Necessary and Invaluable
The college experience can very easily become a paradox, as a college education should be what equips a young person to accomplish whatever they wish, yet during the time spent earning a diploma, a great deal of pruning other dreams and aspirations is necessary to earn the title of college graduate. The ability to focus and make decisions about one’s future is indeed important, but all too often in the college setting, in the process of becoming a college graduate, pieces of the individual dissolve. Colleges and universities have plenty to offer the future, but people have more. At women’s colleges, the student body is made up of individuals willing to identify as different and who believe that it is their individual aspirations combined with a college diploma that will be what changes their world. The college experience for these women will be a tool, not an identity; because their identity is something they are not willing to compromise.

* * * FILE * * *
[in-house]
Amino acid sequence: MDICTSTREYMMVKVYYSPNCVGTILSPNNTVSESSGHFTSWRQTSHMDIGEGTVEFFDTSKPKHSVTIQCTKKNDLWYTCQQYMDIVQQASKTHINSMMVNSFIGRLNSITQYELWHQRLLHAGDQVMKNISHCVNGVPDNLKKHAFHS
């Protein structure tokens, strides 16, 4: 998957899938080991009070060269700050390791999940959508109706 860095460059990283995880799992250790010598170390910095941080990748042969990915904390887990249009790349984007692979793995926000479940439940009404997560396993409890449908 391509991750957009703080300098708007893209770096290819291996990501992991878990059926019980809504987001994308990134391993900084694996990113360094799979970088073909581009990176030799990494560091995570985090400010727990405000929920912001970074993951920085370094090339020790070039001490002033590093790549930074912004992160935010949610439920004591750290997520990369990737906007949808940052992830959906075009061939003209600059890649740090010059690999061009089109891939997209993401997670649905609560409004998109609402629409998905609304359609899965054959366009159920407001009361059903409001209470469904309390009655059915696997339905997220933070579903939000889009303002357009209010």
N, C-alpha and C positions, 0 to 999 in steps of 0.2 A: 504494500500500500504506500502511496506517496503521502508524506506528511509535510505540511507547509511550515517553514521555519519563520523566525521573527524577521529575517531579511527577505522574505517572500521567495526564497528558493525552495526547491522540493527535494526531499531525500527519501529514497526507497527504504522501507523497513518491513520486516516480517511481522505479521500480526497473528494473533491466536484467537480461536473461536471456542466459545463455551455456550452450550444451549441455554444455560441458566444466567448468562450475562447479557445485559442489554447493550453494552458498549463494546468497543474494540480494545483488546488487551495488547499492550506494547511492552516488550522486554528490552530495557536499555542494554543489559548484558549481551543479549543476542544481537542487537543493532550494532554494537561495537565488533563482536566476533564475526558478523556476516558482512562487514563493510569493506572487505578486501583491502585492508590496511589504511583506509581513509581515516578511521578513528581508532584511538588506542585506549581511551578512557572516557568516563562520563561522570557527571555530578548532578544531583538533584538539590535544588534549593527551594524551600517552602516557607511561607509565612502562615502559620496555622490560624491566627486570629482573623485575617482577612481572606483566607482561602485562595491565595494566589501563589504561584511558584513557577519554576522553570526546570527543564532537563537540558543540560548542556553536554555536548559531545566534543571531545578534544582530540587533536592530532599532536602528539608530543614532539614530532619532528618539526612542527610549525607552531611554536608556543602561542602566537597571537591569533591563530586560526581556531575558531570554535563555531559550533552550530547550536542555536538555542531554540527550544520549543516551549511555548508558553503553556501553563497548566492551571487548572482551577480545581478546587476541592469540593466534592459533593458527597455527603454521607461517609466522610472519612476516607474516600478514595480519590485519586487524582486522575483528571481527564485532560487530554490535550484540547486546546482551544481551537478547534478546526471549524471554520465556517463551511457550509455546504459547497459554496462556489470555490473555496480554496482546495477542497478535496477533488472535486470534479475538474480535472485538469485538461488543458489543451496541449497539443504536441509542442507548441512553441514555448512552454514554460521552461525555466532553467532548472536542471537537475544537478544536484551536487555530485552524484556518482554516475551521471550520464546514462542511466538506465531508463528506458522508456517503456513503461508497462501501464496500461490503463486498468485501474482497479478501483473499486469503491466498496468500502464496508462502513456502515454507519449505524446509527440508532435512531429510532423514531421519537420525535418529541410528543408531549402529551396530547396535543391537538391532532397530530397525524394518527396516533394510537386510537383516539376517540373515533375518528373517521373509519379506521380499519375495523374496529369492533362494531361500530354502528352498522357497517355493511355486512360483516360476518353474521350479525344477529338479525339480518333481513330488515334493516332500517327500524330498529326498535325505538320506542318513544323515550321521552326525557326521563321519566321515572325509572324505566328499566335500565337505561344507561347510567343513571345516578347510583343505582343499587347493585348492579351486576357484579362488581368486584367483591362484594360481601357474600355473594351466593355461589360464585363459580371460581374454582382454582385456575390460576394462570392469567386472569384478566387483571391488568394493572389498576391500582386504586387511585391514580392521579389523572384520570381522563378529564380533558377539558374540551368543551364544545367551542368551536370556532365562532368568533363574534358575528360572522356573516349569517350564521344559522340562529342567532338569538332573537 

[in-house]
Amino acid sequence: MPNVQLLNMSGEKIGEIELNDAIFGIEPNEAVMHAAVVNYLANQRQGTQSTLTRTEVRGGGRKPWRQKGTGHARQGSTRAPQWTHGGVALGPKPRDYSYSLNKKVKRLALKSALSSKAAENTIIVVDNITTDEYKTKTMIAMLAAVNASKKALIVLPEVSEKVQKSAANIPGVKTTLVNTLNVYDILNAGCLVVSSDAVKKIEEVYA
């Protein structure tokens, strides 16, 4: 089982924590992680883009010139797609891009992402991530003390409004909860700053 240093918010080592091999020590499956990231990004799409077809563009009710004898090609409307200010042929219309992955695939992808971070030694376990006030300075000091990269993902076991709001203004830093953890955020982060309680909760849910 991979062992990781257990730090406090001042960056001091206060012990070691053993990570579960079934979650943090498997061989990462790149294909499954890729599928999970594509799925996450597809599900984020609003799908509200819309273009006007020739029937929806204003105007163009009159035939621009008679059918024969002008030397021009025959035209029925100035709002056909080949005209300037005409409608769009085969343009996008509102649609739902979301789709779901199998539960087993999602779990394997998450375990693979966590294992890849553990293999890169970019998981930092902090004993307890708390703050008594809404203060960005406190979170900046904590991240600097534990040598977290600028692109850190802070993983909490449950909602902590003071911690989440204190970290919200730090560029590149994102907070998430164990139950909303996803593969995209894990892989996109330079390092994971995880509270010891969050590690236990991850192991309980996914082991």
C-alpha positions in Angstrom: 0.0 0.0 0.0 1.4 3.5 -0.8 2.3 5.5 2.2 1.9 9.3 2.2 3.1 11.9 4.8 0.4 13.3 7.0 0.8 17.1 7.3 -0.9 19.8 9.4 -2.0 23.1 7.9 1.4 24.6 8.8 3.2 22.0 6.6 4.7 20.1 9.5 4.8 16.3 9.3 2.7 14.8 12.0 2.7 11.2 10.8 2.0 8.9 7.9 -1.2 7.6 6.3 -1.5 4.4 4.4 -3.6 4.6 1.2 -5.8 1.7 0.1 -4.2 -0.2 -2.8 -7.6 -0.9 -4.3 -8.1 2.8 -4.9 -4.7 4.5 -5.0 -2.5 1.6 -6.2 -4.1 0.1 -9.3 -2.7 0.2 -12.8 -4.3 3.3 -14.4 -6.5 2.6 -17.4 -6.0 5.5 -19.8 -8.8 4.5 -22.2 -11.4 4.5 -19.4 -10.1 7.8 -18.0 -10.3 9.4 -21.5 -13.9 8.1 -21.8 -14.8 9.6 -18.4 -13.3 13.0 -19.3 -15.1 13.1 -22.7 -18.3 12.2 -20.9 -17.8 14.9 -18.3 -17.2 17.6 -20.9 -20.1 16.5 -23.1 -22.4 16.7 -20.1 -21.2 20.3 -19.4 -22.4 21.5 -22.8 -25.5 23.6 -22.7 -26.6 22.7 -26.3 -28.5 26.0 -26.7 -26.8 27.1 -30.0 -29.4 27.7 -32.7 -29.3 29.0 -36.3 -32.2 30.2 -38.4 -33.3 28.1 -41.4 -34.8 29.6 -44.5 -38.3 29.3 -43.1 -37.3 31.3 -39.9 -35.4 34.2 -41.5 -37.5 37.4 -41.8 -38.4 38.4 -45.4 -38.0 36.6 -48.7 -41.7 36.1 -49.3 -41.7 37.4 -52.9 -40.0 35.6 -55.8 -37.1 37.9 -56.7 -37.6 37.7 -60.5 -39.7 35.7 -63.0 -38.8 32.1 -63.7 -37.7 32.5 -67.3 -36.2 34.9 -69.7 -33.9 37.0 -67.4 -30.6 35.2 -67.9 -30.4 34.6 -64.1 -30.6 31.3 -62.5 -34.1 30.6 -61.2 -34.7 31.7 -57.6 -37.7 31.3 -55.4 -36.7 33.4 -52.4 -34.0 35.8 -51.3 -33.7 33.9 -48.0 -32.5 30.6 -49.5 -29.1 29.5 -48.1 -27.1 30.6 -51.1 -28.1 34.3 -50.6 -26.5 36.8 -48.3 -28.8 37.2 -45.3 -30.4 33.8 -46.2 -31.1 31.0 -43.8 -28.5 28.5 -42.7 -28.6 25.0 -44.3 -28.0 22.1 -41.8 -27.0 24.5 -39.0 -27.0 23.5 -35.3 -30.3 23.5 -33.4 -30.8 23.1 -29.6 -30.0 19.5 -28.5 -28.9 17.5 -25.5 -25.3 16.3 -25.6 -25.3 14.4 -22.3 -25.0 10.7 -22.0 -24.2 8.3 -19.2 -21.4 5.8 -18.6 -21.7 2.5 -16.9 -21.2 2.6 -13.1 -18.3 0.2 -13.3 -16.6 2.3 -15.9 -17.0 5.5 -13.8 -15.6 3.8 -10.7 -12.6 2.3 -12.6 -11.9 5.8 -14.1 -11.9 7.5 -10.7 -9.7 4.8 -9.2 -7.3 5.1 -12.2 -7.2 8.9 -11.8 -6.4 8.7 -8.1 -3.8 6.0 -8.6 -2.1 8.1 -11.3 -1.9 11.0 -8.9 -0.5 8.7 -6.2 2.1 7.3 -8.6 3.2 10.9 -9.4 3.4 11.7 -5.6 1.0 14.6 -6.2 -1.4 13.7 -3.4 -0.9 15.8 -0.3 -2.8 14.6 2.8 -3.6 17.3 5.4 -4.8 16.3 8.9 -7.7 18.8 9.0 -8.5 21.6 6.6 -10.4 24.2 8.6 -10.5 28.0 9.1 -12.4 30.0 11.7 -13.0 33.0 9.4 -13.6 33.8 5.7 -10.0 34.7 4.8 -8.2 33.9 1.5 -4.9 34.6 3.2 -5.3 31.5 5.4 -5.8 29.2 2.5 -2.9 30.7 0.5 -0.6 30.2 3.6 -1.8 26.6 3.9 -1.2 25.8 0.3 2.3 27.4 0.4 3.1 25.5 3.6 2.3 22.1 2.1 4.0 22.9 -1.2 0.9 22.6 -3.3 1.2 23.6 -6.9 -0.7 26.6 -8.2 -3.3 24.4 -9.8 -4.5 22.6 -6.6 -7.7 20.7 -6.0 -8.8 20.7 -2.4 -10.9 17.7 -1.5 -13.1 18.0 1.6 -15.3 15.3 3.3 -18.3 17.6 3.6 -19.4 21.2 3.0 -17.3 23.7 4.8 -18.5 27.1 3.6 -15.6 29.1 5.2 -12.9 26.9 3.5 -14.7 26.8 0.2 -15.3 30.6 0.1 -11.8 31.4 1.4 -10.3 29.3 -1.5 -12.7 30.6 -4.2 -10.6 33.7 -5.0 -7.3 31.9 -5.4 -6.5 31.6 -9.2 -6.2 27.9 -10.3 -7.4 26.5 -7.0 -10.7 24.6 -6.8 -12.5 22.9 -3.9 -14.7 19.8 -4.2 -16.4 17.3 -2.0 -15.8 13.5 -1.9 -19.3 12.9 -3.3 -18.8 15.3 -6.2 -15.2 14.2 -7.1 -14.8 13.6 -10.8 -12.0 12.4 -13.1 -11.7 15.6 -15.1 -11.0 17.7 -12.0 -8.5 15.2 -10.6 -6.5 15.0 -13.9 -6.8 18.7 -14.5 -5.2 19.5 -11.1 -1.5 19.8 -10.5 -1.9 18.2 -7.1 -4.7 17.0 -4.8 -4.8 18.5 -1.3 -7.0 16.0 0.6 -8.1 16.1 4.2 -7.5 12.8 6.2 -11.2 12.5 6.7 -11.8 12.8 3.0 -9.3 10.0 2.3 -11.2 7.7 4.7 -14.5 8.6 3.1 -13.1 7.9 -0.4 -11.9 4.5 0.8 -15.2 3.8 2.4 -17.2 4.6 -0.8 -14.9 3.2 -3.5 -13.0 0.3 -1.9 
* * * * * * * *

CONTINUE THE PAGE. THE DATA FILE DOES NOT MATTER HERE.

In addition to bringing together an impressive and self-selecting group of individuals, the experience of women’s colleges is a precious commodity that will become no less important in the future. That women have come to assert themselves as intellectual assets on college campuses across the world is wonderfully exciting and an absolutely necessary aspect of global progress in every way. Leveling the gender discrepancy in education continues to be a process that demands the support of groups and individuals in every sector. However, it is vital to remember that equality means not only the freedom to be the same, but also very much the freedom to be different. This is where the experience of women’s colleges is so important. Women’s colleges provide that opportunity to both learn and live as part of a community aware of both its uniqueness as well as its absolute viability in an academic setting without ever asking the individual to sacrifice her identity as she knows it.